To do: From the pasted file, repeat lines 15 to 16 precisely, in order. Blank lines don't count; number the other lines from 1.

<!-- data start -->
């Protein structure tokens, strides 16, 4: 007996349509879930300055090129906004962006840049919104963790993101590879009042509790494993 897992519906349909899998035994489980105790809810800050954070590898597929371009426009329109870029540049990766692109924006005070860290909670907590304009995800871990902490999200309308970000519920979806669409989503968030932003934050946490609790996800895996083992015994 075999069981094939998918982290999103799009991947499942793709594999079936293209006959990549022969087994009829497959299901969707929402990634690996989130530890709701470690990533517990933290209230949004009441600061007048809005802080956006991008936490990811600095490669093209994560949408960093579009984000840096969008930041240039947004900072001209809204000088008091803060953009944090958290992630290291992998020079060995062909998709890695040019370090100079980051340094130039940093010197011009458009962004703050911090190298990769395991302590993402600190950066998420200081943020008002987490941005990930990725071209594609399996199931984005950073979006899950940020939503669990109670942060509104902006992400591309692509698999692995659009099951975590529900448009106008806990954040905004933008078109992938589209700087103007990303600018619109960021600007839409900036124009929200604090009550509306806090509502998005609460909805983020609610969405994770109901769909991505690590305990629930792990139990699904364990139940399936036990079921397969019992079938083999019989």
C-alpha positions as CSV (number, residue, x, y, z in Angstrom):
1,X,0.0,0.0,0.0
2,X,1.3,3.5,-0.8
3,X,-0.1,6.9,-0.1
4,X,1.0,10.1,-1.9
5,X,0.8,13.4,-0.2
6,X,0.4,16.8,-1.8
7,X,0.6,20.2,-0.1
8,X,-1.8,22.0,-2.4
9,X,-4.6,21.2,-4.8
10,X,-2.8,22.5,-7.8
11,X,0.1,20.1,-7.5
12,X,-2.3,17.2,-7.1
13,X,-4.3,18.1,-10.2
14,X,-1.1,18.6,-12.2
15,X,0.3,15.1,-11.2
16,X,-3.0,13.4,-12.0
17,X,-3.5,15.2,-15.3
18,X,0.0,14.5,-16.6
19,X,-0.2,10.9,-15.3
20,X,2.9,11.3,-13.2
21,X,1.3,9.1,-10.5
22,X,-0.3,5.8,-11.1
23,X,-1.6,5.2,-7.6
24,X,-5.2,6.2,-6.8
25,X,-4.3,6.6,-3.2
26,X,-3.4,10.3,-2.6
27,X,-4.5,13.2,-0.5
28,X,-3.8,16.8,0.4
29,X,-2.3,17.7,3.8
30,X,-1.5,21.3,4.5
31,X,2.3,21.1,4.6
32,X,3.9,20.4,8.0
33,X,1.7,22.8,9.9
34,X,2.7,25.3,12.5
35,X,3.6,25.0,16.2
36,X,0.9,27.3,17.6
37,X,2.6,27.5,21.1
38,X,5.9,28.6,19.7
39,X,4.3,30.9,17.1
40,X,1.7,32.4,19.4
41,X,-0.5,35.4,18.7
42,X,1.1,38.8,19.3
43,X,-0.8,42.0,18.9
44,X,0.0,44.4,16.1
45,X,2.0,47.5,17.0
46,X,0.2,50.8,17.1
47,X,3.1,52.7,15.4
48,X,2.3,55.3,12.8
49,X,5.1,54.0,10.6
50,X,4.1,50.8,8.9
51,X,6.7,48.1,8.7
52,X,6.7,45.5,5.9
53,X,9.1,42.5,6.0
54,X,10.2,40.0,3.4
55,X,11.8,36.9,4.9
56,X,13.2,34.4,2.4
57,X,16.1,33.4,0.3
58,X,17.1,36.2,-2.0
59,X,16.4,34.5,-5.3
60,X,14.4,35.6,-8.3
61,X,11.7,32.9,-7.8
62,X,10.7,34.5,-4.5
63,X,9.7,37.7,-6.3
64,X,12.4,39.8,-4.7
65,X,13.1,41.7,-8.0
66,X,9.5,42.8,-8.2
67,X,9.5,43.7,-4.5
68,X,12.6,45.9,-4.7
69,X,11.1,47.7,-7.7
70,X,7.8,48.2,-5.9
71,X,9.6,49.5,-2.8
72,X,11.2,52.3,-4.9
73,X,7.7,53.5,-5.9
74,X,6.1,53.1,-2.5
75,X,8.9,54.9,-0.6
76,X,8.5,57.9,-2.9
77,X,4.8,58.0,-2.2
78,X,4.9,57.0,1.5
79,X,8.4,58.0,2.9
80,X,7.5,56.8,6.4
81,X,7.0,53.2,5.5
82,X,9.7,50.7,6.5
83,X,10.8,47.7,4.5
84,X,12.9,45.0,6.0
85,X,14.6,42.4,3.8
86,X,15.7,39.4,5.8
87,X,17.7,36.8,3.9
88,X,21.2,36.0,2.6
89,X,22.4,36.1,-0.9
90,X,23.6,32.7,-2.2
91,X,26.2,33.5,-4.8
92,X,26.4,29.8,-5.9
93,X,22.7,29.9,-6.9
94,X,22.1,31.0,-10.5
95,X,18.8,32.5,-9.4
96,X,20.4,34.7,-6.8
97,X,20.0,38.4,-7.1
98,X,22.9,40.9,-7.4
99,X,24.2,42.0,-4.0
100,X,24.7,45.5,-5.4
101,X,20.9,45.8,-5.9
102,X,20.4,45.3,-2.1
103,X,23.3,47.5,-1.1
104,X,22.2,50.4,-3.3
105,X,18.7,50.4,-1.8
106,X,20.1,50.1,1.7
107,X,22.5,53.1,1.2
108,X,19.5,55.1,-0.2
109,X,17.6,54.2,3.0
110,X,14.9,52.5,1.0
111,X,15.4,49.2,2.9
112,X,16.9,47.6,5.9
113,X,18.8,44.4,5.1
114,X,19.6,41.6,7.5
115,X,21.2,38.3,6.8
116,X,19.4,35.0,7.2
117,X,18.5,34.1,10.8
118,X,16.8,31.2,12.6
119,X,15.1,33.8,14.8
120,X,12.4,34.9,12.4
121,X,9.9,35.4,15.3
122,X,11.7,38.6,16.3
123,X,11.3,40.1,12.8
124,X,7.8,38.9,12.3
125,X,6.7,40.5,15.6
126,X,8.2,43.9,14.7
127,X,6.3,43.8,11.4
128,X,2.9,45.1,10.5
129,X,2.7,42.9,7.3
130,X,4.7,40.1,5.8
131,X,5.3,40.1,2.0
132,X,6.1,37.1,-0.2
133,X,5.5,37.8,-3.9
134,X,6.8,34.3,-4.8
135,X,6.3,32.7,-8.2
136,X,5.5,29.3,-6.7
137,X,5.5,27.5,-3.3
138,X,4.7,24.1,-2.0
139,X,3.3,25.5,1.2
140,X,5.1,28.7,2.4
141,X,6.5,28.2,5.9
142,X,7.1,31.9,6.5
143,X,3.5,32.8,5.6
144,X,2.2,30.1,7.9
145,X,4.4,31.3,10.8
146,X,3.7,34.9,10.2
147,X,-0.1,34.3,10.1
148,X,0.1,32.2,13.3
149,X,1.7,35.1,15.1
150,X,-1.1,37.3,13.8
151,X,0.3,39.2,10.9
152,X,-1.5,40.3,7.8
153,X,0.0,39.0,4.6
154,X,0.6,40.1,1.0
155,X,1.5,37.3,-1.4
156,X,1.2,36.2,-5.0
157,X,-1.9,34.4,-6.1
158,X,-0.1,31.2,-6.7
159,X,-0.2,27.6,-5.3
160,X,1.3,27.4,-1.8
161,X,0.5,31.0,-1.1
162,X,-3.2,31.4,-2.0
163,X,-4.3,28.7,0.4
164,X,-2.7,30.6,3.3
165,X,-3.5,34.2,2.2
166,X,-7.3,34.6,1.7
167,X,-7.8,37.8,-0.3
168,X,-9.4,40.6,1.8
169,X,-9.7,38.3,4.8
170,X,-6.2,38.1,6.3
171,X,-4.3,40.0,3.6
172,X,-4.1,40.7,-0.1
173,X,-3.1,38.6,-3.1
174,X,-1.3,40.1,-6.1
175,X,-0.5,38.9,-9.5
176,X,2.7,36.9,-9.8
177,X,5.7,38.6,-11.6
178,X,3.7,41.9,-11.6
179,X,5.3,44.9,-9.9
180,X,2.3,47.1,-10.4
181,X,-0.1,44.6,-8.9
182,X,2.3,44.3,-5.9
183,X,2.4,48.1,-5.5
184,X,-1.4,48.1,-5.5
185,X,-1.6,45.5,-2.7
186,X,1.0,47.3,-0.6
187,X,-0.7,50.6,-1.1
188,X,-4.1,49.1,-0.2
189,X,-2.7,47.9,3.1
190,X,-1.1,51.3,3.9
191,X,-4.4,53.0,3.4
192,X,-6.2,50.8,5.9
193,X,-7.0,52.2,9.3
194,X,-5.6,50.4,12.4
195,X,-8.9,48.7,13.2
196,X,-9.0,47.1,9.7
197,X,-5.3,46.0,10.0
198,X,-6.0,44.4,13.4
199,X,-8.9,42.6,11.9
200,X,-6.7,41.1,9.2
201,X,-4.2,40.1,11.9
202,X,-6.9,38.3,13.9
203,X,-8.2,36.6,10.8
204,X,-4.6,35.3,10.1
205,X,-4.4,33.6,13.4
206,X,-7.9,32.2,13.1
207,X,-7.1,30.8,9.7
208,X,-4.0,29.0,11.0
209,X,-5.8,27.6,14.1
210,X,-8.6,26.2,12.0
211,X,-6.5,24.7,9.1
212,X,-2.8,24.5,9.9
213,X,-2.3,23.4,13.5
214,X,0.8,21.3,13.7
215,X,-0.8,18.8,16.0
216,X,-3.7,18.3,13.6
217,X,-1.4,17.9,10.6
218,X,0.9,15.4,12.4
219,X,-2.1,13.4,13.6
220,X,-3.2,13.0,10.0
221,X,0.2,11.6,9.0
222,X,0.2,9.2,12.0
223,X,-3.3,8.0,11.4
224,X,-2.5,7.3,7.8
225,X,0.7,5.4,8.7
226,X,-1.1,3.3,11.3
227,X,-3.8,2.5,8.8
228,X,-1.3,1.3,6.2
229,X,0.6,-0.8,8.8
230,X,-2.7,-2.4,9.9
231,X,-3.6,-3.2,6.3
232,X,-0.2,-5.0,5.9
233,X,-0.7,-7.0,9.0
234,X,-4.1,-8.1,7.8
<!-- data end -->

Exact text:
13,X,-4.3,18.1,-10.2
14,X,-1.1,18.6,-12.2